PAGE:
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The Democratic Strategist

Political Strategy for a Permanent Democratic Majority

Now That You Mention It, I’m Starting To Have My Doubts About This Bush Guy….

On Saturday, DR reviewed some new public opinion data that suggested the public is starting to sour on President Bush, including their sense of personal trust in, and favorability toward, Bush, which is key to his political support. 
Today, DR is pleased to report that additional data released over the weekend by CNN/Time confirm this trend.  In the CNN/Time poll, respondents were asked: “Do you think George W. Bush is a leader you can trust or do you have some doubts and reservations?”  At this point, more say they have doubts and reservations (51 percent) than say he’s a leader they can trust (47 percent).  That’s a 19 point swing against Bush since the end of March, when the public said they trusted Bush by a 15 point margin (56 percent to 41 percent).  And it’s a 30 point swing against Bush since late January, 2002 when the public said they trusted him by a 26 point margin (62 percent to 36 percent).  In fact, Bush’s status on this trust question today is basically the same as it was in May, 2001, before September 11th happened and the Bush presidency was suddenly transformed. 
And wait, there’s more!  The poll has Bush’s approval rating at just 55 percent, a decline of 8 points since late May.  And his approval rating among swing-voting independents is down to 50 percent with 44 percent disapproval.  In terms of specific areas, only 55 percent now he’s doing a good job handling the situation in Iraq, sharply down from 69 percent in late May.  And his ratings on most domestic issues have become not just low, but more negative than positive.  On handling the economy, 52 percent say he’s doing a poor job, compared with 42 percent who say he’s doing a good job.  On handling unemployment, it’s 54 percent poor/36 percent good; on handling the budget deficit, it’s 52 percent poor/36 percent good; on handling health care, it’s 47 percent poor/42 percent good; and on Medicare, it’s 42 percent poor/40 percent good. 
The one domestic exception is education, where 51 percent say he’s doing a good job—hardly overwhelming, but considerably higher than the 37 percent who say he’s doing a poor job.  In DR’s view, this number represents a missed opportunity for the Democrats.  Given the havoc that state budget cutbacks are playing with education funding and Bush’s refusal to do anything more for public education other than to legislate tough standards (despite the promises that he made during the 2000 campaign and accompanying the passage of the No Child Left Behind Act), there is a devastating case to be made against his record in this area.  But Democrats in general and Democratic Presidential candidates in particular have been unaccountably reluctant to put much emphasis on the education issue.  DR suggests they wake up and start wheeling out the heavy artillery on this one.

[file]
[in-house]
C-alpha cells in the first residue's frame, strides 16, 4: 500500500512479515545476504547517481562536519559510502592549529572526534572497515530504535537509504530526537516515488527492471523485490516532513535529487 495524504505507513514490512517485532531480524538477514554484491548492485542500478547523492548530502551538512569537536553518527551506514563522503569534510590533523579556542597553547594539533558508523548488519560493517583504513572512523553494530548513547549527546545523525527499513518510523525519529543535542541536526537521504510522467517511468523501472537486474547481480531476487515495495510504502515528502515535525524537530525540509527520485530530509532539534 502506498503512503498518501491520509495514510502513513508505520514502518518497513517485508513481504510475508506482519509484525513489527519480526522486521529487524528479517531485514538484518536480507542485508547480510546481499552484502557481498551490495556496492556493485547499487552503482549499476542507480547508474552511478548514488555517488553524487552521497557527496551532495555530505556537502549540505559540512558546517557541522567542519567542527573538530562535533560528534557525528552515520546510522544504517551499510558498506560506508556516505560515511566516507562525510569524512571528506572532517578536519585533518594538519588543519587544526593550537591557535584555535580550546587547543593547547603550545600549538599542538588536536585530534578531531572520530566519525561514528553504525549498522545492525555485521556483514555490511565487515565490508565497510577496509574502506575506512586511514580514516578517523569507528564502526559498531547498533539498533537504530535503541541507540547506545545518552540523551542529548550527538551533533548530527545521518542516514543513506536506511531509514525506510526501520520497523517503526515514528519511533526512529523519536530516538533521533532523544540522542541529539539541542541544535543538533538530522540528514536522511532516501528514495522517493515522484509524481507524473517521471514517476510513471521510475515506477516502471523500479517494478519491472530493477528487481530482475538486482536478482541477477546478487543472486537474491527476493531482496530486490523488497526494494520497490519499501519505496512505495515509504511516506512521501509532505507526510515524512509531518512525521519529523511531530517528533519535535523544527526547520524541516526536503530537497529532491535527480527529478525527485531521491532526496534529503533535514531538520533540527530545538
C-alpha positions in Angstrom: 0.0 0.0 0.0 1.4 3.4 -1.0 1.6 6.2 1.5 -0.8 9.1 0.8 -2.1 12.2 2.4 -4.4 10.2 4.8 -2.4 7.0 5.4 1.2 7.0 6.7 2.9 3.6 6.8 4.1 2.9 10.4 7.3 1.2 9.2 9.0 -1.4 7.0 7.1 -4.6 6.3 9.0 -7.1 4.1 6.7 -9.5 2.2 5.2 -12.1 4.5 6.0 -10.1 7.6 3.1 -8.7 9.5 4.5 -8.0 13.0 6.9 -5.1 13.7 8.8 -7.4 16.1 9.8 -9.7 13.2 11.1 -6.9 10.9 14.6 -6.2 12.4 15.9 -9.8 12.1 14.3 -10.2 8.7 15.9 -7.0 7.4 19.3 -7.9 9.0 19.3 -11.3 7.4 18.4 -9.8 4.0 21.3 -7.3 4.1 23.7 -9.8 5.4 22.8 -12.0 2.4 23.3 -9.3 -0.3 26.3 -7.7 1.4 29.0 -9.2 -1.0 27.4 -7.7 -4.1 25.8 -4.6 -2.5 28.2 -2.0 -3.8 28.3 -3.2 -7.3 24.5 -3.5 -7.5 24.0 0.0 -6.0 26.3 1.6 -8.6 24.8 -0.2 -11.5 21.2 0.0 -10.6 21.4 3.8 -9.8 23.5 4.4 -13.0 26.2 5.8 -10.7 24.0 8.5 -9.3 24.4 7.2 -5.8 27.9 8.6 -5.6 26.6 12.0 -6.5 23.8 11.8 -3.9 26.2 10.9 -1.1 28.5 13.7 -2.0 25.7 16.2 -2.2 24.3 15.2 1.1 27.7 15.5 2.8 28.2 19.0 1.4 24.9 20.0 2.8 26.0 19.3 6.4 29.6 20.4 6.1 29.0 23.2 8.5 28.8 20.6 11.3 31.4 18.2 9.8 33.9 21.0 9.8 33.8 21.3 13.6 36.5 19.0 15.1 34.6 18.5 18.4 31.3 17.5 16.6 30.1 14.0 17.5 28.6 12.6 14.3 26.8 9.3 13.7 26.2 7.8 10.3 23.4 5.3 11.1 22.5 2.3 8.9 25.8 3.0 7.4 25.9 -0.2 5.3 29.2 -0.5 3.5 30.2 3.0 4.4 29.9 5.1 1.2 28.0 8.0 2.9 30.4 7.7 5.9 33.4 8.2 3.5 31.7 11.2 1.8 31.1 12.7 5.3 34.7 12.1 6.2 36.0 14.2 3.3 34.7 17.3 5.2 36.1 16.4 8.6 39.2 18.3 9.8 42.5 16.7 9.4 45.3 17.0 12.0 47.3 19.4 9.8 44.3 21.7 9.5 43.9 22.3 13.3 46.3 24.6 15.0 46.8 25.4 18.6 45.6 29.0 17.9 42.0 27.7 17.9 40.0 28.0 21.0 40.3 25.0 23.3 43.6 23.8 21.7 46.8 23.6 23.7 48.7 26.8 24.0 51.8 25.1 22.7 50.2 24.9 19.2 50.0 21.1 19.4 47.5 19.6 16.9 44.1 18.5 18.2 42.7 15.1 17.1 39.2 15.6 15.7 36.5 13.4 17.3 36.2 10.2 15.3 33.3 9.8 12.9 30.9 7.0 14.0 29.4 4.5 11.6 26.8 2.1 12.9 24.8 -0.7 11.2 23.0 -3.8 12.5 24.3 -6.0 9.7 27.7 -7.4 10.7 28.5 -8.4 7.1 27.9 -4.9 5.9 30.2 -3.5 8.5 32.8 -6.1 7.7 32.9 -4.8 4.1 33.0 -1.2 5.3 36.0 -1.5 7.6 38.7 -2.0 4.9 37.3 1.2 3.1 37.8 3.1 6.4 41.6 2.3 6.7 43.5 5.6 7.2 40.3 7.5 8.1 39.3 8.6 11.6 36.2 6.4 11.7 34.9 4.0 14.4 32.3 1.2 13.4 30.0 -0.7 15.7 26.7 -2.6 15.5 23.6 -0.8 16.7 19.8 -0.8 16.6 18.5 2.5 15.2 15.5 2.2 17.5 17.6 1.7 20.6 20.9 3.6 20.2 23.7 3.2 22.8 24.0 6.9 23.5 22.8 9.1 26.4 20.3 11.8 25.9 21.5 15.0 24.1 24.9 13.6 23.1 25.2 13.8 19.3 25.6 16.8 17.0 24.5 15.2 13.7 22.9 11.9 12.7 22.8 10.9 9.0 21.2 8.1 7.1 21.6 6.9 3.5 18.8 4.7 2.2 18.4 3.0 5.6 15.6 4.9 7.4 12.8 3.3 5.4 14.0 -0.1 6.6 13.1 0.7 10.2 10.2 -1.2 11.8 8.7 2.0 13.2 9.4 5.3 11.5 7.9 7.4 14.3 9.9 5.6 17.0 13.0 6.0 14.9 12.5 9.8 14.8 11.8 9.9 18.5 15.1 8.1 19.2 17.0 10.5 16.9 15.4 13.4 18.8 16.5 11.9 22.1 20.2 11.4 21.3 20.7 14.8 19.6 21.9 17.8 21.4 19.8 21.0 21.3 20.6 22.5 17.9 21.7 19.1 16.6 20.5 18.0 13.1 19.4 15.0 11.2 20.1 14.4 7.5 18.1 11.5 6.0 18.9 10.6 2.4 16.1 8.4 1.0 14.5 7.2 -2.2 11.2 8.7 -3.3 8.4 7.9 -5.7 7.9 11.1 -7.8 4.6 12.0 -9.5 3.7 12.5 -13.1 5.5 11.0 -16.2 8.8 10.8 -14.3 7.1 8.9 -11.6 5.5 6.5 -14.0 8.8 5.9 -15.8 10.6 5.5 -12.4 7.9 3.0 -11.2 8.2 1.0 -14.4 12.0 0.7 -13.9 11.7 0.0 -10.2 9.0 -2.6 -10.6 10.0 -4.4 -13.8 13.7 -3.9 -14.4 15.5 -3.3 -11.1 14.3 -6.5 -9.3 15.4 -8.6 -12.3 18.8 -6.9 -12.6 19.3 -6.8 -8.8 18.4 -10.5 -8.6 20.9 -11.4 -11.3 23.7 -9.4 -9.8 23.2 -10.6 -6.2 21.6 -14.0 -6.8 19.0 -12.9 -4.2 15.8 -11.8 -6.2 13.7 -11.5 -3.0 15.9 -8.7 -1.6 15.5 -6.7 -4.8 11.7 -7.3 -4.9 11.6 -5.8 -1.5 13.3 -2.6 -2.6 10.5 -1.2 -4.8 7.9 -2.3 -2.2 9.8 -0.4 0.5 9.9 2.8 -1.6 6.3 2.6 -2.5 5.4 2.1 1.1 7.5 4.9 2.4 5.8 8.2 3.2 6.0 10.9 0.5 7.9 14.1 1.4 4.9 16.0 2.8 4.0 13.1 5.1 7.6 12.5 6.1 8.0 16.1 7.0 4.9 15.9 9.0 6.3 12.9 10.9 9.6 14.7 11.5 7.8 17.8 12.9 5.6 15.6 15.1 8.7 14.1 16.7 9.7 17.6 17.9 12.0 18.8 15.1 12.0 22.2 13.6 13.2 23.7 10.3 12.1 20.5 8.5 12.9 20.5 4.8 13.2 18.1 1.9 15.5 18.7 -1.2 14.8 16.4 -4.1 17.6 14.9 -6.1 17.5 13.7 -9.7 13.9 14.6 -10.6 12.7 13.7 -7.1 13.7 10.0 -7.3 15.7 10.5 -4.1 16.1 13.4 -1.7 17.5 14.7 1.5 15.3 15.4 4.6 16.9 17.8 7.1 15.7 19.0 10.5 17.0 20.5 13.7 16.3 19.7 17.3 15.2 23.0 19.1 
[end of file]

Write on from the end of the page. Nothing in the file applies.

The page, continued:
On Iraq, the poll makes clear that the public’s view of the Iraq campaign and its aftermath is becoming more jaundiced by the day.  In late March, 52 percent described the military campaign as successful (as opposed to unsuccessful or somewhere in between); that number is now down to 39 percent.  More than two-fifths (41 percent) now believe Bush deliberately misled the public about Iraq having nuclear materials in order to gain support for the war.  And, critically, the public is now about evenly split about whether the war in Iraq was worth the toll taken in American lives and other costs (49 percent say it was; 45 percent say it wasn’t).  That’s down from a 26 point margin (59 percent to 33 percent) in favor of the war being worth the costs in late March. 
And the public is not optimistic about how things are likely to evolve in Iraq.  They overwhelmingly believe (67 percent) that either attacks will continue at their current level (42 percent) or actually increase (25 percent).  Just 27 percent believe the attacks will eventually stop.
And, oh, the public did not take it kindly when Bush taunted the Iraqi opposition with his “Bring ‘em on” statement.  By 55 percent to 36 percent, they thought this particular Bushism was a bad idea. 
Pretty soon they may conclude the whole Bush presidency was a bad idea.  In fact, that sentiment is becoming more and more common already.  The poll shows just 50 percent saying they would be very or somewhat likely to vote to re-elect Bush, compared to 46 percent who say they would be very or somewhat unlikely to vote for him.  Intriguingly, the number (36 percent) who say they would be very unlikely to vote for him is actually higher than the number (33 percent) who say they would be very likely to support him.
The supposedly invulnerable Bush is starting to look distinctly vulnerable.  And that brings a smile to this donkey’s face.